He knelt, thrust his hand outside the door near the bottom and fired a random fusillade down the corridor. Then he took his finger off the trigger and listened. There wasn't a sound. The man had decided to be sensible.

Jadiver stepped out. The man was crouched in an inconspicuous corner and he was going to stay in that position for a long time. He couldn't help breathing, though, and his chest was a tangle of wires. There were some on his face, too, where his eyelids flickered and his mouth twitched.

The gun was in his hand and it was aimed nearly right. There was nothing to prevent his squeezing the trigger—except the tangle extruded loosely over his hand. And he could move faster than it could. Once, at any rate.

"I wouldn't," said Jadiver. "You're going to have a hard time explaining that illegal firearm. And it'll look worse if I'm here with my head wrapped around a hole that just fits the slug."

The man reaffirmed his original decision to be sensible about it by remaining motionless. Jadiver didn't recognize him. Probably a hired assassin.

The man paled with the effort not to move. He teetered and the tangle stuff coiled fractionally tighter.

"Take care of yourself," Jadiver said, and left him there.

Jadiver headed toward the transportation terminal. The police could trace him that far. Let them; he intended that they should. It would confuse them more when he walked right off their instruments.

Once inside the underground structure, he lost himself in the traffic. That was just in case he had been followed physically as well as by radiation. People coming from Earth, fewer going back. They arrived in swarms from the surface, overhead from the concrete plain where rockets roared out on takeoff or hissed in for landing. Transportation shunted the mob in one direction for interplanetary travel, in another for local air routes.

Jadiver reclaimed his bag, boarded the moving belts and hopped on and off several times, again just in case. The last time off, he had coins ready. He slipped around a corner and walked down a long quiet corridor. There were doors on either side, a double deck with a narrow balcony on the second story. At intervals, stairs led to the balcony.

He walked a third of the way down the corridor, inserted coins in the slot, and a door opened. He went inside the sleep locker and the door closed behind, locking automatically.

It was miserable accommodation if he intended to sleep, but he didn't. It was also a trap if the police were trailing him. He didn't think they were—they were too certain of him. Nevertheless, the sleep locker had one advantage: it was all metal. Considering the low power that probably went into the circuit, it should be a satisfactory temporary shield.

He changed into clothes that looked ordinary—out of style, in fact, though that was not noteworthy in a solarwide economy—but the material, following a local terrestrial fad of a few years back, contained a high proportion of metallic fiber. That solved only part of the problem, of course. His hands and his head were uncovered.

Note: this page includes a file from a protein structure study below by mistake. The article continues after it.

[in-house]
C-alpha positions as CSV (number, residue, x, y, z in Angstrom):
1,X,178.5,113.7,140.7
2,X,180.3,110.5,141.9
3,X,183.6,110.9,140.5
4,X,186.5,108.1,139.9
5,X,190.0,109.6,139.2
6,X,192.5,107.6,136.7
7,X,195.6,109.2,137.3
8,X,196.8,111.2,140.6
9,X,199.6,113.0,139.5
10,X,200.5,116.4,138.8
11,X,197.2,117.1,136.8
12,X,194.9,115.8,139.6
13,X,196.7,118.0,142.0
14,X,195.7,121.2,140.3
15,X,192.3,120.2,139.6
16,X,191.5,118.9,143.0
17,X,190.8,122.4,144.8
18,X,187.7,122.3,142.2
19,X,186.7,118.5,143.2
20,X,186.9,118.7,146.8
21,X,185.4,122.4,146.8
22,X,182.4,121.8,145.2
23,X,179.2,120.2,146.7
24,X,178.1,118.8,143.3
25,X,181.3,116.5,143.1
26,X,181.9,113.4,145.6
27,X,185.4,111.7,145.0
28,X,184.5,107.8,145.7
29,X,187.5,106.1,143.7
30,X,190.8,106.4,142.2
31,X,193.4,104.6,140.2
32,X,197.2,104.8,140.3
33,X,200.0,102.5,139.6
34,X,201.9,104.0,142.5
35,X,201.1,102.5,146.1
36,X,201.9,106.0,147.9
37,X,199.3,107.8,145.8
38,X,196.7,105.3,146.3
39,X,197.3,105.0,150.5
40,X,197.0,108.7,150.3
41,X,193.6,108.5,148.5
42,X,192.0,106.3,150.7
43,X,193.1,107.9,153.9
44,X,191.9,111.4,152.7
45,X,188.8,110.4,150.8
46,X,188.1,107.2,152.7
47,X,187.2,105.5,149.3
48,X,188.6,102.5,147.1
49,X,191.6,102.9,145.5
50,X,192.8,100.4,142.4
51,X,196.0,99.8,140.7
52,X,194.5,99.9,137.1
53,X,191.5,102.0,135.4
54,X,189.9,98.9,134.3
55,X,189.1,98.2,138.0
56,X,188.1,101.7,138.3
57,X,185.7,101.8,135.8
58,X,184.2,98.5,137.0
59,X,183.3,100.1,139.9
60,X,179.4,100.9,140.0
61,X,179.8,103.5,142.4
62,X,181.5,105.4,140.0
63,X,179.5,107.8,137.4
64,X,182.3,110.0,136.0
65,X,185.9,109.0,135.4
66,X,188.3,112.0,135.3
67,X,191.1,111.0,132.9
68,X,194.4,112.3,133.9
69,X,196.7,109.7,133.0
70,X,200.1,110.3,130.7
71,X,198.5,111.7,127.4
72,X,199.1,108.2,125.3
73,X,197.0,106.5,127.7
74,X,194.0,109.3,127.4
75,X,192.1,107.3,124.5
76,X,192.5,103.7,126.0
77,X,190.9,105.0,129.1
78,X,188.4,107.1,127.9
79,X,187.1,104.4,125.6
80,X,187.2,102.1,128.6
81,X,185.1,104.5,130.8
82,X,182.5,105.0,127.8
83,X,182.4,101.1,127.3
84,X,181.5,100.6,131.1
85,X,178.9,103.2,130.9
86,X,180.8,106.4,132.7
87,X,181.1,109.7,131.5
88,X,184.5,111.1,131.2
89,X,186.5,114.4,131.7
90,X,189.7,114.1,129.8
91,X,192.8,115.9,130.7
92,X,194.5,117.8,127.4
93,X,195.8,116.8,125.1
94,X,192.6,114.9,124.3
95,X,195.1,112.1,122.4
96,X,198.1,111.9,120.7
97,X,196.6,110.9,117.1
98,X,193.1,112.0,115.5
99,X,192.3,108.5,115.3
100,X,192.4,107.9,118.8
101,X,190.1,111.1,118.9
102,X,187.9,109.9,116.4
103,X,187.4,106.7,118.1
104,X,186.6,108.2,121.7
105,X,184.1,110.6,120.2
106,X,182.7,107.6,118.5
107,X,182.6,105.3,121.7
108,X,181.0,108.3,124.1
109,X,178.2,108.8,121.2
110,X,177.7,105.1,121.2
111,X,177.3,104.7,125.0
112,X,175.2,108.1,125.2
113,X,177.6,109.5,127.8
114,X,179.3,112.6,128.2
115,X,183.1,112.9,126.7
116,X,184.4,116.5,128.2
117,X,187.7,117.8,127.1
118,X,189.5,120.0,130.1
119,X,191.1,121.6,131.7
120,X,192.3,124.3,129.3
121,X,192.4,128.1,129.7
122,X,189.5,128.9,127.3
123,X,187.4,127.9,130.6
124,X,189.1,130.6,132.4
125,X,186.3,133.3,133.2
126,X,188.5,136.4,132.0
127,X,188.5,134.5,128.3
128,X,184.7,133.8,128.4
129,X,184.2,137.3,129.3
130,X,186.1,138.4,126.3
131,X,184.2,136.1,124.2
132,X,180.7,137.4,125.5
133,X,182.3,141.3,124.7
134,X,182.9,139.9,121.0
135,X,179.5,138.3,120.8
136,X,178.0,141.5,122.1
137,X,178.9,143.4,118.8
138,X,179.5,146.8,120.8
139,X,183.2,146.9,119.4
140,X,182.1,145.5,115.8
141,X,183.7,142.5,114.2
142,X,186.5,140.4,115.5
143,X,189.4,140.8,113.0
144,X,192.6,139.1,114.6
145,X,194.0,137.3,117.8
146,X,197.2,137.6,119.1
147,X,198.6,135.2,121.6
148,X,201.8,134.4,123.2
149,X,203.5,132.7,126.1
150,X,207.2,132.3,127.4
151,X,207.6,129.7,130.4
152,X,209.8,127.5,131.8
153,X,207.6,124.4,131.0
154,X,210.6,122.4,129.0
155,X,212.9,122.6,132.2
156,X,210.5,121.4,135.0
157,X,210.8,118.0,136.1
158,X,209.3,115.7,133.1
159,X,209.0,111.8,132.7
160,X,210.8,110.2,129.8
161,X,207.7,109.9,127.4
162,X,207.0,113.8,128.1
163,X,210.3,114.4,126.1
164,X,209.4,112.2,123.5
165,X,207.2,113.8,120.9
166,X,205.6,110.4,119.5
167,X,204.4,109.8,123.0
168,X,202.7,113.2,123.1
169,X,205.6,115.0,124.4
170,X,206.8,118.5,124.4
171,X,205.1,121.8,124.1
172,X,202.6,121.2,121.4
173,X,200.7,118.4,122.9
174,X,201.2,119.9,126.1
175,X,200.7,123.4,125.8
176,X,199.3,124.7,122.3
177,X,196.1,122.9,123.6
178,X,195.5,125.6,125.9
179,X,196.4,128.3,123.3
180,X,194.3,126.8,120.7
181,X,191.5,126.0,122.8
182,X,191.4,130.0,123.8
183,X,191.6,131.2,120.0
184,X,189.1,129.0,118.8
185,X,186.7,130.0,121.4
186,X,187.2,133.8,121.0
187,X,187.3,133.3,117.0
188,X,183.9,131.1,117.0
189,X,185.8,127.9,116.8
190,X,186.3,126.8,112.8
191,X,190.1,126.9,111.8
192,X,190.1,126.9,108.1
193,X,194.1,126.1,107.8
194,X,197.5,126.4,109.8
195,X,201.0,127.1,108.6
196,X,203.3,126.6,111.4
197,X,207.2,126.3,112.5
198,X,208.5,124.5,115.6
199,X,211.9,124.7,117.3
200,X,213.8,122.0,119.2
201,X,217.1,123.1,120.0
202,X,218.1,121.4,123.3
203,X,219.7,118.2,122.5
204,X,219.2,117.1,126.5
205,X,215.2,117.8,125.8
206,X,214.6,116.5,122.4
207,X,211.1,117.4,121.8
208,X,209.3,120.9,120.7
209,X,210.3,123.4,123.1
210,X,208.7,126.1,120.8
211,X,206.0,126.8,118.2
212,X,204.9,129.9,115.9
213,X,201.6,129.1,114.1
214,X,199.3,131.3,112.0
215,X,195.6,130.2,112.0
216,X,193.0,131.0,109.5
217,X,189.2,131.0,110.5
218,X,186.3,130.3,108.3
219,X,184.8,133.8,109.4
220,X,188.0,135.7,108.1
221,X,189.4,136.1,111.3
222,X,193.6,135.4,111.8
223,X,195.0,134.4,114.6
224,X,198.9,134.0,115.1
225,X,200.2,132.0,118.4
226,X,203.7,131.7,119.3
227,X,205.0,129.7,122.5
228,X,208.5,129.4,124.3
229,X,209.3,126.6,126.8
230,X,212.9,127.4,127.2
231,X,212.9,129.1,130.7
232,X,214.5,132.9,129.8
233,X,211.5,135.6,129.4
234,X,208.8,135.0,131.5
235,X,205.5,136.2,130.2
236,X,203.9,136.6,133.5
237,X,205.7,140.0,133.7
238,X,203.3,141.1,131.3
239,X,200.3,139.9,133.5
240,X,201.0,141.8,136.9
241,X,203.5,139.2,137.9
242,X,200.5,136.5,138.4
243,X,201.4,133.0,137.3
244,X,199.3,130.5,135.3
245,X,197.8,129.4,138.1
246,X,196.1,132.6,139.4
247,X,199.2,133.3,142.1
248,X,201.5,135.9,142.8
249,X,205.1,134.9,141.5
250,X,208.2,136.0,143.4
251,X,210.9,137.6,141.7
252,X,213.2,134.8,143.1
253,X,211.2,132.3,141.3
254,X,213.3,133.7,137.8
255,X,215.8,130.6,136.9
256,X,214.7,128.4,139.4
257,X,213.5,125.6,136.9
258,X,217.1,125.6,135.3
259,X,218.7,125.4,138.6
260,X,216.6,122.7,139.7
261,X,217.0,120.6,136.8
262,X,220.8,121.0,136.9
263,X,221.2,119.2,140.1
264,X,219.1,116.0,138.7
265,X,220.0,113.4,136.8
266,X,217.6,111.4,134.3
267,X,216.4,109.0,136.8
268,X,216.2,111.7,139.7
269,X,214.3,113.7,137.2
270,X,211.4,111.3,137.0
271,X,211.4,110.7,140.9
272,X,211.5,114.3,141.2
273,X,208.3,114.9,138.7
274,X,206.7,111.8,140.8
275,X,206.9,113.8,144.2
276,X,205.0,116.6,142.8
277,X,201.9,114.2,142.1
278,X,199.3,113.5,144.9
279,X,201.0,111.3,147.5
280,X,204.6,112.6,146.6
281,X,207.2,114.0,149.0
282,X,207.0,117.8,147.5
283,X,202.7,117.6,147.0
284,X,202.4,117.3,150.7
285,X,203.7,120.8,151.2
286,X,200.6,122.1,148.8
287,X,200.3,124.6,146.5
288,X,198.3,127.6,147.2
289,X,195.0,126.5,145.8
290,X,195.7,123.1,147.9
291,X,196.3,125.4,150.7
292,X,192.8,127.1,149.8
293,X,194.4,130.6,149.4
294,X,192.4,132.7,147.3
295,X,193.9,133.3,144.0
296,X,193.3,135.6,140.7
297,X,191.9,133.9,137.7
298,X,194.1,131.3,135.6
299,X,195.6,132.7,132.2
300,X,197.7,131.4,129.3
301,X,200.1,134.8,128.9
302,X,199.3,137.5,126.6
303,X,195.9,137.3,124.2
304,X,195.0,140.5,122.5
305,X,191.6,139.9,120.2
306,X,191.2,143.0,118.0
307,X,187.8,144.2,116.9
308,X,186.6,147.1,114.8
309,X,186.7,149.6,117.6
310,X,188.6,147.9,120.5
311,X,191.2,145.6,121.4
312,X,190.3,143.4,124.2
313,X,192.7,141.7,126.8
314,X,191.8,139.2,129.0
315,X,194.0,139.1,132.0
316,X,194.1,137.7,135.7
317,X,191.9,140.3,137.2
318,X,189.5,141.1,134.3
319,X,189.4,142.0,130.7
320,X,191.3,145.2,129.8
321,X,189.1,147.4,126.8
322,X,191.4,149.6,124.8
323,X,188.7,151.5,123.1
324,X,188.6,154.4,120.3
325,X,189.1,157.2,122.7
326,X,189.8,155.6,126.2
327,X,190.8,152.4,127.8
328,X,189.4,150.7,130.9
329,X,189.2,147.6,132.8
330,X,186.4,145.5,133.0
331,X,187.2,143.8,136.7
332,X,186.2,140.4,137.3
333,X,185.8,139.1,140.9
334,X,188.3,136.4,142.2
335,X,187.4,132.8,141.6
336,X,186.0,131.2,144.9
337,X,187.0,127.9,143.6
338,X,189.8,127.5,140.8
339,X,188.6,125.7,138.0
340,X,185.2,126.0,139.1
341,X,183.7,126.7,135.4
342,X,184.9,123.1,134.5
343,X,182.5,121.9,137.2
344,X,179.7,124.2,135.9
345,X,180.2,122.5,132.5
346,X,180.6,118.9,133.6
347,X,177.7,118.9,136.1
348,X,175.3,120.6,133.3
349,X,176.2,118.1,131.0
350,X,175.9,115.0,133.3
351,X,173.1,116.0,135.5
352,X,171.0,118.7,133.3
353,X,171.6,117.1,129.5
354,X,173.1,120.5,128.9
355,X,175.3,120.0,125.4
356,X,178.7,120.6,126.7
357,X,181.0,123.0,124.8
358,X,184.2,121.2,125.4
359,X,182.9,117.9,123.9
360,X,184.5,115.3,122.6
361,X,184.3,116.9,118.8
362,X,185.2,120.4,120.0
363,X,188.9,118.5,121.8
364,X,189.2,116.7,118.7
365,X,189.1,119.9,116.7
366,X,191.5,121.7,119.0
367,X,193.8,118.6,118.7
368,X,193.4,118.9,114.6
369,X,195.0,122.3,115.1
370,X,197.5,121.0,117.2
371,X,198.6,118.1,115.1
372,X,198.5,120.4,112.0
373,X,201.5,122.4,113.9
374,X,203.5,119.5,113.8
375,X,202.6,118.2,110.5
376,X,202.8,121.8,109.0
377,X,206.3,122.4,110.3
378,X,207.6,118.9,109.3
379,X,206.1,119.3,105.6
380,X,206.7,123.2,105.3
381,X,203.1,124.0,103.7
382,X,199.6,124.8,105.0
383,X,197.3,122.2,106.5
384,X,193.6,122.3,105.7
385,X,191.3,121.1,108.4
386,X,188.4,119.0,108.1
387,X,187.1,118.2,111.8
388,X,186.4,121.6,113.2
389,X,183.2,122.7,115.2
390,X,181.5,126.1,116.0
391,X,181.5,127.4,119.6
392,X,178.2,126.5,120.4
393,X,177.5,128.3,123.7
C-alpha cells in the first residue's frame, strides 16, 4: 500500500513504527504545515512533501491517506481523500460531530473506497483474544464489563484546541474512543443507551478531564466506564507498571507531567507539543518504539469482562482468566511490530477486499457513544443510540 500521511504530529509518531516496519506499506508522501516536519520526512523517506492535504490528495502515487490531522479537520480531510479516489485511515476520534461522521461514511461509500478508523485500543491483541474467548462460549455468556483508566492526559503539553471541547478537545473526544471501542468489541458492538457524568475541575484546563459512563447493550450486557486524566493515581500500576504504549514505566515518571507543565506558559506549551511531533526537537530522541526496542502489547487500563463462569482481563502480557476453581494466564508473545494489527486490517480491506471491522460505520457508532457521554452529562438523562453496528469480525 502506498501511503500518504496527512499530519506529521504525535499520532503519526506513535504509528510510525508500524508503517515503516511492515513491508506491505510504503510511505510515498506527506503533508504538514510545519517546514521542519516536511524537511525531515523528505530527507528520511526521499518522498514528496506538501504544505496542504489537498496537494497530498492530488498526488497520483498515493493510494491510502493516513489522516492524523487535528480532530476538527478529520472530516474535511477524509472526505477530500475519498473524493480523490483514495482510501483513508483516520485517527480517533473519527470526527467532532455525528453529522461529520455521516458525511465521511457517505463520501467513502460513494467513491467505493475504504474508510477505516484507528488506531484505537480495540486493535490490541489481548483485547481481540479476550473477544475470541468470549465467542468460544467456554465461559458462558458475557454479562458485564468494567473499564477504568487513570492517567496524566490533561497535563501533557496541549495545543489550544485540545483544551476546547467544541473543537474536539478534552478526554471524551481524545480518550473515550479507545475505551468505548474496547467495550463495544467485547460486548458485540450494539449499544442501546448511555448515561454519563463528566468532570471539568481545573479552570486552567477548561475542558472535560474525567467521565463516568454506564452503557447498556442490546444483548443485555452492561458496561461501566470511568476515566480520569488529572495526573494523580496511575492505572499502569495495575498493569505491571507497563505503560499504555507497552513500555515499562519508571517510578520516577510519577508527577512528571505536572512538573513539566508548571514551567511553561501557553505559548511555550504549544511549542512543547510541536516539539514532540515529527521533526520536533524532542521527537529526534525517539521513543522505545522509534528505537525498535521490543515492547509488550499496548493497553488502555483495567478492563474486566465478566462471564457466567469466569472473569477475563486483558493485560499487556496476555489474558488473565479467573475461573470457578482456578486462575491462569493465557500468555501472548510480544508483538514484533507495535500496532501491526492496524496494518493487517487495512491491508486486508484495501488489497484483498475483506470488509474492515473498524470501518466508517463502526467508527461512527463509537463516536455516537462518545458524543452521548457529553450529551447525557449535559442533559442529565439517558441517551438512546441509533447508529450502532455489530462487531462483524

The pseudo-flesh that he had used on Emily was not for him. In a way, it was the best disguise, but he was playing this one to live, as much as he could, all the way. A standard semi-durable cosmetic would do; that is, it would when he finished altering it to suit his purpose.

The chief addition was a flaky metallic powder, lead. However the signal worked, radar or not, that should be effective in dampening the signal. He squeezed the mixture into a tube and attached the tube to a small gun which he plugged into a wall socket. Standing in front of the tiny mirror, with everything else cramped in the sleep locker, he went over his face and hands. He had trouble getting it on his scalp and under his hair, but it went on.

He looked himself over. He now appeared older, respectable, but not successful, which fitted neatly into the greatest category on Venus—or anywhere, for that matter. He stuffed the clothing he'd worn back into the bag and walked out. He'd been in the sleep locker half an hour.

He was operating blind, but it was all he could do. He had to assume that the metallic fiber in his clothing and the lead flakes in the cosmetic would scramble the circuit signal. If they didn't, then he was completely without protection.

He'd soon know how correctly he had analyzed the problem.

He walked out of the transportation terminal and hailed an air cab which took him over the city and left him at the edge of a less reputable section.

It was not an old slum—Venicity hadn't endured long enough to have inherited slums; it built them quickly out of shoddy material and then tore them down again as the need for living space expanded outward.

He checked in at a hotel neither more nor less disreputable than the rest. The structure made up in number of rooms what it lacked in size and appearance.

This was the test period and he had to wait it out. If he passed, he was on an equal footing with any other person wanted by the police. He'd take his chances on that, his wits against their organization; he could disappear if he didn't carry a beacon around with him. This was the best place to spend the interim period, crowded together with people coming and going to and from the wild lands of Venus.

But if he didn't pass the test—

He refused to think about it.

He walked aimlessly in the grayness of the Venusian day. Different people from those in the bright new sections of Venicity, quieter, grimmer, more bewildered. Tough, but not the hardness of the criminal element. These people had no interest in either making or breaking the law.